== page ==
Hackensack Meridian Children’s Health Research Shows Nasal Spray Seizure Rescue Medication Safe to Use with Oral Medication
Diazepam Nasal Spray Shown Safe with Oral Benzodiazepines for Emergency Seizure Cluster Treatment in Patients with Epilepsy
Eric Segal, M.D., co-director of epilepsy at Joseph M. Sanzari Children’s Hospital at Hackensack University Medical Center has published research showing that diazepam nasal spray, which uses benzodiazepine, is safe and effective for emergency seizure cluster treatment in patients who are already taking oral benzodiazepines.
The research, published in Epilepsia, evaluated the safety profile of diazepam nasal spray in patients with and without concomitant use of benzodiazepines. The long-term phase-3, open-label safety study enrolled 175 patients with epilepsy who had seizures despite a stable anti-seizure medication regimen. Patients were split into two groups: those who used oral benzodiazepines, and those who did not.
In addition to finding that there were no significant differences in tolerance or adverse effects between patient groups, the research also showed that there was a low need for a second dose of diazepam, regardless of whether patients use daily benzodiazepines. Use of a single dose of diazepam nasal spray and high study retention rates suggest the effectiveness of diazepam nasal spray in patients irrespective of chronic daily benzodiazepine use. Results were similar in the clobazam sub-analysis.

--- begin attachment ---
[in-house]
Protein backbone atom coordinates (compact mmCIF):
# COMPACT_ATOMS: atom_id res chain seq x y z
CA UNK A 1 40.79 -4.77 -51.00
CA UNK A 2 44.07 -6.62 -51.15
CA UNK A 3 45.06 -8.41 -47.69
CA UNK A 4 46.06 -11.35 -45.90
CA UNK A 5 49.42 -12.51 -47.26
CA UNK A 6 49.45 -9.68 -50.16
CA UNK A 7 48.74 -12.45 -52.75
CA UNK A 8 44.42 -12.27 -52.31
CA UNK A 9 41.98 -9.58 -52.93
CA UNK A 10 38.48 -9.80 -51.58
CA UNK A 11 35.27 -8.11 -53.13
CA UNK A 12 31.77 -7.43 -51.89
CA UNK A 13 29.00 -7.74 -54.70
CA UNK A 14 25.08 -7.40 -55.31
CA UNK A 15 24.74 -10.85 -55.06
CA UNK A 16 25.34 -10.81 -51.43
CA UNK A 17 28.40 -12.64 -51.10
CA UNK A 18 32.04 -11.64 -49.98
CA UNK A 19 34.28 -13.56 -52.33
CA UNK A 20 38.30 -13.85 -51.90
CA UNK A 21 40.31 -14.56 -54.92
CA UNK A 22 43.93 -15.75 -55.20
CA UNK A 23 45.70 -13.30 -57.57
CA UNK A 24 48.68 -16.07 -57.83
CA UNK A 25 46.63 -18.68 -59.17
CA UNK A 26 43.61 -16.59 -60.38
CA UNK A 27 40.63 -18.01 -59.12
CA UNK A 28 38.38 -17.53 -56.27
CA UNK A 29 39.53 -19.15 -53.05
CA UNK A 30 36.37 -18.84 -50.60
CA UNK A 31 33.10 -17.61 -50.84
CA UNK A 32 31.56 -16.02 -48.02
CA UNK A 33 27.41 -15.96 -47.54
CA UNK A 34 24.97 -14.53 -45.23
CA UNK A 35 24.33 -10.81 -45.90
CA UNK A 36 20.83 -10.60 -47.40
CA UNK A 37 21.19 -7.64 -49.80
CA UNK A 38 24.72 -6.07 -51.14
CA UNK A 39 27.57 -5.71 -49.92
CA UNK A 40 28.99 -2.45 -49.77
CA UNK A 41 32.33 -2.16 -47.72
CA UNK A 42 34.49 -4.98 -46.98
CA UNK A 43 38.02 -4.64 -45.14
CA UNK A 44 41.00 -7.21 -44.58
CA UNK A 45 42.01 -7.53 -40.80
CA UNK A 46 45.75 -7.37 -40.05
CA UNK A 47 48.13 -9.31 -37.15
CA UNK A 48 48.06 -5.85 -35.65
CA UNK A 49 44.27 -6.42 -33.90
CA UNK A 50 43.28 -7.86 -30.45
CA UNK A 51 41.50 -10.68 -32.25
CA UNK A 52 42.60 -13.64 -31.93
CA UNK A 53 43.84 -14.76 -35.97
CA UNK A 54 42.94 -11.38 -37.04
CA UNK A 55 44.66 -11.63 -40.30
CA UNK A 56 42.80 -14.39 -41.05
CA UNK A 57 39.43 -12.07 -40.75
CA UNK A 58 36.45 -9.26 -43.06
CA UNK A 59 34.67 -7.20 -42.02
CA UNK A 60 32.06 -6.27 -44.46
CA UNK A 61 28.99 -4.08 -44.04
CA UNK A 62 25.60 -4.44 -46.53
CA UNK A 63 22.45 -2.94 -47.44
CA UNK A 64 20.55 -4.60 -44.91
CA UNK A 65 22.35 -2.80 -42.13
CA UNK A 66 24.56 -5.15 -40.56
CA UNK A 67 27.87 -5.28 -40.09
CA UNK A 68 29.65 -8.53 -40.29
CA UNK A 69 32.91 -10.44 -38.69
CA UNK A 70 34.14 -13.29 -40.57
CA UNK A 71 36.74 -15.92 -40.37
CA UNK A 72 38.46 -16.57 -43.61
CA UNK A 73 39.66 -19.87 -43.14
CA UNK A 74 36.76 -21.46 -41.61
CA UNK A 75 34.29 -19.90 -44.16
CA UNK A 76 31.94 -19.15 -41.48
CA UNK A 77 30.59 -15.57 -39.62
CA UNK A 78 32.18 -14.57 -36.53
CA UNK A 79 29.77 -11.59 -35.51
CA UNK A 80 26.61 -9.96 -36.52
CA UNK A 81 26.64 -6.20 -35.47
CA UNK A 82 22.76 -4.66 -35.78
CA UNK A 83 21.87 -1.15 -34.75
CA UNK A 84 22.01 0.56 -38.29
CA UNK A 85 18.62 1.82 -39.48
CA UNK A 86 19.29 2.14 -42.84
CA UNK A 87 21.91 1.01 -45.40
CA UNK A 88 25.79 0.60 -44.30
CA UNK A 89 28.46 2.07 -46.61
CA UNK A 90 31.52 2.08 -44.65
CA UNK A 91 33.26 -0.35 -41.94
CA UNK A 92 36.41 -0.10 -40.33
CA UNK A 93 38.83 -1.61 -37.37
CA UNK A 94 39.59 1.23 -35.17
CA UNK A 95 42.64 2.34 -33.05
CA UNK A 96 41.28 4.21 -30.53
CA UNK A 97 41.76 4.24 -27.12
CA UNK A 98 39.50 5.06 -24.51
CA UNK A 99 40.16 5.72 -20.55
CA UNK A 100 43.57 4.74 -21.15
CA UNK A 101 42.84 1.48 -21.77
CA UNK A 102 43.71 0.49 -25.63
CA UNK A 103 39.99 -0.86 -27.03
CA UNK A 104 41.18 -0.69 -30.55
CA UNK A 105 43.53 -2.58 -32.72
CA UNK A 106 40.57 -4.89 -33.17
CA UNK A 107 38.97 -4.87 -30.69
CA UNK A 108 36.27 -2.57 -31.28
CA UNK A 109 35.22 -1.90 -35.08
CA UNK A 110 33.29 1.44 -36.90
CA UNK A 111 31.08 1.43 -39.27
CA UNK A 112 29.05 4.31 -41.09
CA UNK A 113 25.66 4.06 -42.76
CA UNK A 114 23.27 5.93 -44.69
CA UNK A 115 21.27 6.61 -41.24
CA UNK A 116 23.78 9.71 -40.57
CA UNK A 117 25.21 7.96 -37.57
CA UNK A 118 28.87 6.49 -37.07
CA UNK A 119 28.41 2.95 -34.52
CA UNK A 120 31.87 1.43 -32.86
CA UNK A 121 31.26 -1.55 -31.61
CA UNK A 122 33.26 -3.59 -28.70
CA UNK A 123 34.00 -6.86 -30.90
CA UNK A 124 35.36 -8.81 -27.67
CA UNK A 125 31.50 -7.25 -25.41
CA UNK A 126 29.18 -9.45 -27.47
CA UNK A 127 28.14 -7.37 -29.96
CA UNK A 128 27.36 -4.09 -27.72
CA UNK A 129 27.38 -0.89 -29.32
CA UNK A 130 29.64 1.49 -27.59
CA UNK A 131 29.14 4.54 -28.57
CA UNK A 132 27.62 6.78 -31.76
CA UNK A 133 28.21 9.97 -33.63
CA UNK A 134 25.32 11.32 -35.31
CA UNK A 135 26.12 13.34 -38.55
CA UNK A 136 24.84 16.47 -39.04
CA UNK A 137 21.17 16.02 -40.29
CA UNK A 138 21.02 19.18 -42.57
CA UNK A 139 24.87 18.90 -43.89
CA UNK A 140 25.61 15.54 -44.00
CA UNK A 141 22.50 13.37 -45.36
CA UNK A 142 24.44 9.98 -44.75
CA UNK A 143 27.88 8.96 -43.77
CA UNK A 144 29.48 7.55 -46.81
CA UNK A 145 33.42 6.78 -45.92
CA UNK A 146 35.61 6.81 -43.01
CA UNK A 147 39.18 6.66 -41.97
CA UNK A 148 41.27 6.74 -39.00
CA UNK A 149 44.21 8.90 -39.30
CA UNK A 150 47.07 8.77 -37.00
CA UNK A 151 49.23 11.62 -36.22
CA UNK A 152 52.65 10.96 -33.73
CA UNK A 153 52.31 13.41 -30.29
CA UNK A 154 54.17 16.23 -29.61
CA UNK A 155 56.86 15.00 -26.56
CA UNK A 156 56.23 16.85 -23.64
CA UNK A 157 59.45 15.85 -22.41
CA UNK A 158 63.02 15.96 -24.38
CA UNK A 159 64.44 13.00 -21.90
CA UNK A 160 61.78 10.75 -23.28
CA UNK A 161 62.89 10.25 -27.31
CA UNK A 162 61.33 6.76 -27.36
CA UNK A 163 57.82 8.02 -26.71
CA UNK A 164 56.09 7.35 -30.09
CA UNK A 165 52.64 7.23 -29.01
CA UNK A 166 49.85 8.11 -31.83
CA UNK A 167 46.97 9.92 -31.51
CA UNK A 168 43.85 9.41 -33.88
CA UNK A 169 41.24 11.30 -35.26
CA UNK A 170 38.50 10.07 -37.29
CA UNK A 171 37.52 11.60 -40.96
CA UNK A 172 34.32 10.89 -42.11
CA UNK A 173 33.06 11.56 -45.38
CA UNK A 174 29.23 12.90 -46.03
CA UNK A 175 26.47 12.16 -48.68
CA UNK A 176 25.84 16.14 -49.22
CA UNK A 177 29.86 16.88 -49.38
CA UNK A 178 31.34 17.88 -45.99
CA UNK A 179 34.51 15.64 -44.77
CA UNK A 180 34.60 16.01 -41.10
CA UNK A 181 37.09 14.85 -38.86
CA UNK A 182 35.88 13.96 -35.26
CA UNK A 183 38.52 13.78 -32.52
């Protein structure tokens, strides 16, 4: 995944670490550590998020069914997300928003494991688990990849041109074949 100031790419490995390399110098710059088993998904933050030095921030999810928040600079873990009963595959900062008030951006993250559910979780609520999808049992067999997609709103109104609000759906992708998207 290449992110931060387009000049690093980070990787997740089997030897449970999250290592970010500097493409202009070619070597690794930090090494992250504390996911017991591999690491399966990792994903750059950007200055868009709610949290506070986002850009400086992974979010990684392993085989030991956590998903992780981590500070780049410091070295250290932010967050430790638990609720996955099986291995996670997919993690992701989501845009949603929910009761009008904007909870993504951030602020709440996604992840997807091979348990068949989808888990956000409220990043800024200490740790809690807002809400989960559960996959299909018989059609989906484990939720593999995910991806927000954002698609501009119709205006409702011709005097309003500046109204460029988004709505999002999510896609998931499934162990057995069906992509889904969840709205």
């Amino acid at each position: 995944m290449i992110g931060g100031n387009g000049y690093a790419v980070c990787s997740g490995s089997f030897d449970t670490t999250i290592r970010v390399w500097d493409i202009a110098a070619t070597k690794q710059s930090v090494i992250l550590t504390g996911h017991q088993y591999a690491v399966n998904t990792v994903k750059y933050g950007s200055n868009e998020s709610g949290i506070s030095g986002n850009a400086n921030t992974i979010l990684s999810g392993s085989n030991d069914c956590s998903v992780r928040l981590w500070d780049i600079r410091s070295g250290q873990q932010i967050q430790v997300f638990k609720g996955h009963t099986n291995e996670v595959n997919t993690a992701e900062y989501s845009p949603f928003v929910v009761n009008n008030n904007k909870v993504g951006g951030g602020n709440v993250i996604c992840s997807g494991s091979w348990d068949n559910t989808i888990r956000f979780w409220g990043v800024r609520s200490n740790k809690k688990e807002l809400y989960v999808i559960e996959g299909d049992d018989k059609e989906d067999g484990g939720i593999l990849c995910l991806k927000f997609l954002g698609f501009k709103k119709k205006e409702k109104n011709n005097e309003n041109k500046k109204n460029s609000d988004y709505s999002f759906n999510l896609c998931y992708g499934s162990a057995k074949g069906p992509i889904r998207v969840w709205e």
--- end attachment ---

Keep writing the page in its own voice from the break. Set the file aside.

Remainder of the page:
Other FDA-approved benzodiazepine rescue medications for seizure clusters must be administered rectally and often need to be given at higher doses to patients who are taking oral benzodiazepines. This new research significantly shows that the nasal spray—a more socially acceptable method of rescue medication delivery—works at the same prescribed dose for those who are taking oral benzodiazepines and those who are not, with no additional risk of adverse events.
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